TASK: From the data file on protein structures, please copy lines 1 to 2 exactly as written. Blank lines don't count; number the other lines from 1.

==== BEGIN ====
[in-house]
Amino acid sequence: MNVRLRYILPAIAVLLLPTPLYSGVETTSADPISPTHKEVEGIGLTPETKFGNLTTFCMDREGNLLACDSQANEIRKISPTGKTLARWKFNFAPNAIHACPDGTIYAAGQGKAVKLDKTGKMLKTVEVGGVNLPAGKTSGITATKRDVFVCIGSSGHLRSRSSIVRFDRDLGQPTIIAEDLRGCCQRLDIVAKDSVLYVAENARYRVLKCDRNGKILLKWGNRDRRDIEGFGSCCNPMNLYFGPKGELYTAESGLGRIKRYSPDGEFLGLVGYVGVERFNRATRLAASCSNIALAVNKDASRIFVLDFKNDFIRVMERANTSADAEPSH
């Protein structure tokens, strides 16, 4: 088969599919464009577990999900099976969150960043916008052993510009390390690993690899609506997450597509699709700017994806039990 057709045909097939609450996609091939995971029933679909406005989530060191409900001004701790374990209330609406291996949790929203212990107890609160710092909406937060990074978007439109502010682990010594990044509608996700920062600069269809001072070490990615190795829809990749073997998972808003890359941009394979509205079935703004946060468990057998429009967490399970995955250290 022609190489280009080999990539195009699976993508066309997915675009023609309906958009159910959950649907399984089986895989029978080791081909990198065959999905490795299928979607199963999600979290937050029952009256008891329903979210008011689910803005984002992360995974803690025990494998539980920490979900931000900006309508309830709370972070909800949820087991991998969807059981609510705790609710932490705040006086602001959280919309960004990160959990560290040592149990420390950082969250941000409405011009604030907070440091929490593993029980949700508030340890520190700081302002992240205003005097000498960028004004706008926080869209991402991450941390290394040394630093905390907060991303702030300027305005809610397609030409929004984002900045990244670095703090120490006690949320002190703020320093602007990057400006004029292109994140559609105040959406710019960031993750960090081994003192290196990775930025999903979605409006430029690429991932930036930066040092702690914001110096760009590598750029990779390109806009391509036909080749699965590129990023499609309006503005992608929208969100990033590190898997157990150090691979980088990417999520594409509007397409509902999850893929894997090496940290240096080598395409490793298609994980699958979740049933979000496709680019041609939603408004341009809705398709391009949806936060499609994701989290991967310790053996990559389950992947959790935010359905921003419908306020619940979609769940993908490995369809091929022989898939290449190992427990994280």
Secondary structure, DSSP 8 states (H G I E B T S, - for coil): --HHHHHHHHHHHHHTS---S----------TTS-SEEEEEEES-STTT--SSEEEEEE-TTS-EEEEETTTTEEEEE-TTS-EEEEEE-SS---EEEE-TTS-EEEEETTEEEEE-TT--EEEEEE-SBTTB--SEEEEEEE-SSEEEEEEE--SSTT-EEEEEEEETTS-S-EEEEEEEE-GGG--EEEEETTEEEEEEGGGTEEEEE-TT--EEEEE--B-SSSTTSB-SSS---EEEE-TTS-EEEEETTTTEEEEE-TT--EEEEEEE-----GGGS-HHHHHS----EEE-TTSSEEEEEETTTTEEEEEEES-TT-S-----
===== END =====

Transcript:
[in-house]
Amino acid sequence: MNVRLRYILPAIAVLLLPTPLYSGVETTSADPISPTHKEVEGIGLTPETKFGNLTTFCMDREGNLLACDSQANEIRKISPTGKTLARWKFNFAPNAIHACPDGTIYAAGQGKAVKLDKTGKMLKTVEVGGVNLPAGKTSGITATKRDVFVCIGSSGHLRSRSSIVRFDRDLGQPTIIAEDLRGCCQRLDIVAKDSVLYVAENARYRVLKCDRNGKILLKWGNRDRRDIEGFGSCCNPMNLYFGPKGELYTAESGLGRIKRYSPDGEFLGLVGYVGVERFNRATRLAASCSNIALAVNKDASRIFVLDFKNDFIRVMERANTSADAEPSH